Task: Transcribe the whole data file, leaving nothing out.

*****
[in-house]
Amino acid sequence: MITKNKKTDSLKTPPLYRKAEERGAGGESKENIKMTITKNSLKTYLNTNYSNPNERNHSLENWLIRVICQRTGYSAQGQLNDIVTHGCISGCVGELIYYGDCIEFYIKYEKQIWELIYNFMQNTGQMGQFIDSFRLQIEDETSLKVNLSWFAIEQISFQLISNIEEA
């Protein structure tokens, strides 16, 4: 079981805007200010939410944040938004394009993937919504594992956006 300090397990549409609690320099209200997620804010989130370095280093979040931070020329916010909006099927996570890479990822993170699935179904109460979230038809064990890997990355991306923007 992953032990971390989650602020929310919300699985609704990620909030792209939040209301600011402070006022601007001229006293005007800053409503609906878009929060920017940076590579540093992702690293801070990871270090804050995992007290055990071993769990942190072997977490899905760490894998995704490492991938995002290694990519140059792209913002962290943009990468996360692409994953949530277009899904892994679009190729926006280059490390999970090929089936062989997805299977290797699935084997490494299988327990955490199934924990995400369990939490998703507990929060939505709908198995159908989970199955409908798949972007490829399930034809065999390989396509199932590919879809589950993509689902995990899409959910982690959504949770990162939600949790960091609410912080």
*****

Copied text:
[in-house]
Amino acid sequence: MITKNKKTDSLKTPPLYRKAEERGAGGESKENIKMTITKNSLKTYLNTNYSNPNERNHSLENWLIRVICQRTGYSAQGQLNDIVTHGCISGCVGELIYYGDCIEFYIKYEKQIWELIYNFMQNTGQMGQFIDSFRLQIEDETSLKVNLSWFAIEQISFQLISNIEEA
């Protein structure tokens, strides 16, 4: 079981805007200010939410944040938004394009993937919504594992956006 300090397990549409609690320099209200997620804010989130370095280093979040931070020329916010909006099927996570890479990822993170699935179904109460979230038809064990890997990355991306923007 992953032990971390989650602020929310919300699985609704990620909030792209939040209301600011402070006022601007001229006293005007800053409503609906878009929060920017940076590579540093992702690293801070990871270090804050995992007290055990071993769990942190072997977490899905760490894998995704490492991938995002290694990519140059792209913002962290943009990468996360692409994953949530277009899904892994679009190729926006280059490390999970090929089936062989997805299977290797699935084997490494299988327990955490199934924990995400369990939490998703507990929060939505709908198995159908989970199955409908798949972007490829399930034809065999390989396509199932590919879809589950993509689902995990899409959910982690959504949770990162939600949790960091609410912080």